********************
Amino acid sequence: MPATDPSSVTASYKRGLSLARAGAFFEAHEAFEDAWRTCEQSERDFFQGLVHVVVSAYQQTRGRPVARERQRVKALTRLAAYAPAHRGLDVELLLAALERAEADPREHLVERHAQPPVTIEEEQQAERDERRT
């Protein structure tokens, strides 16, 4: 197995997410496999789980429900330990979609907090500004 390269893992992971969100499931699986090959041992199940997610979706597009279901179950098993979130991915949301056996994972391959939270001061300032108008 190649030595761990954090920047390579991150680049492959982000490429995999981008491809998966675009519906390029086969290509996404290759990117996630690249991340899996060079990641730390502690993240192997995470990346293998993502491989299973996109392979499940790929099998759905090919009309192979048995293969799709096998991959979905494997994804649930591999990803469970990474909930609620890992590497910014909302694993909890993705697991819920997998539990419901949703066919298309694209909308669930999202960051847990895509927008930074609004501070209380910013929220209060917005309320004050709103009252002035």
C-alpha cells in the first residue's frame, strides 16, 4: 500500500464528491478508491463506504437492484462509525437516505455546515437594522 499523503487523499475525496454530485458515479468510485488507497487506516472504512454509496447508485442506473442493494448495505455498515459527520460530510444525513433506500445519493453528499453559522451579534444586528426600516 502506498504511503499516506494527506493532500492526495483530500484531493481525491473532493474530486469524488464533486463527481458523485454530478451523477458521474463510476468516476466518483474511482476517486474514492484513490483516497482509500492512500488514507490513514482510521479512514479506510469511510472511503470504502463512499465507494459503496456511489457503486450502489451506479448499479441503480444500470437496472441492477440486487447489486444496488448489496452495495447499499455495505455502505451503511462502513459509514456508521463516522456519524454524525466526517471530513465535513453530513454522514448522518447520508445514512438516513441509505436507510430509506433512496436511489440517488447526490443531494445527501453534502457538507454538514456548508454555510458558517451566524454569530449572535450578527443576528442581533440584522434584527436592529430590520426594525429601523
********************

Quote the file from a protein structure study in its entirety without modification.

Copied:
Amino acid sequence: MPATDPSSVTASYKRGLSLARAGAFFEAHEAFEDAWRTCEQSERDFFQGLVHVVVSAYQQTRGRPVARERQRVKALTRLAAYAPAHRGLDVELLLAALERAEADPREHLVERHAQPPVTIEEEQQAERDERRT
């Protein structure tokens, strides 16, 4: 197995997410496999789980429900330990979609907090500004 390269893992992971969100499931699986090959041992199940997610979706597009279901179950098993979130991915949301056996994972391959939270001061300032108008 190649030595761990954090920047390579991150680049492959982000490429995999981008491809998966675009519906390029086969290509996404290759990117996630690249991340899996060079990641730390502690993240192997995470990346293998993502491989299973996109392979499940790929099998759905090919009309192979048995293969799709096998991959979905494997994804649930591999990803469970990474909930609620890992590497910014909302694993909890993705697991819920997998539990419901949703066919298309694209909308669930999202960051847990895509927008930074609004501070209380910013929220209060917005309320004050709103009252002035």
C-alpha cells in the first residue's frame, strides 16, 4: 500500500464528491478508491463506504437492484462509525437516505455546515437594522 499523503487523499475525496454530485458515479468510485488507497487506516472504512454509496447508485442506473442493494448495505455498515459527520460530510444525513433506500445519493453528499453559522451579534444586528426600516 502506498504511503499516506494527506493532500492526495483530500484531493481525491473532493474530486469524488464533486463527481458523485454530478451523477458521474463510476468516476466518483474511482476517486474514492484513490483516497482509500492512500488514507490513514482510521479512514479506510469511510472511503470504502463512499465507494459503496456511489457503486450502489451506479448499479441503480444500470437496472441492477440486487447489486444496488448489496452495495447499499455495505455502505451503511462502513459509514456508521463516522456519524454524525466526517471530513465535513453530513454522514448522518447520508445514512438516513441509505436507510430509506433512496436511489440517488447526490443531494445527501453534502457538507454538514456548508454555510458558517451566524454569530449572535450578527443576528442581533440584522434584527436592529430590520426594525429601523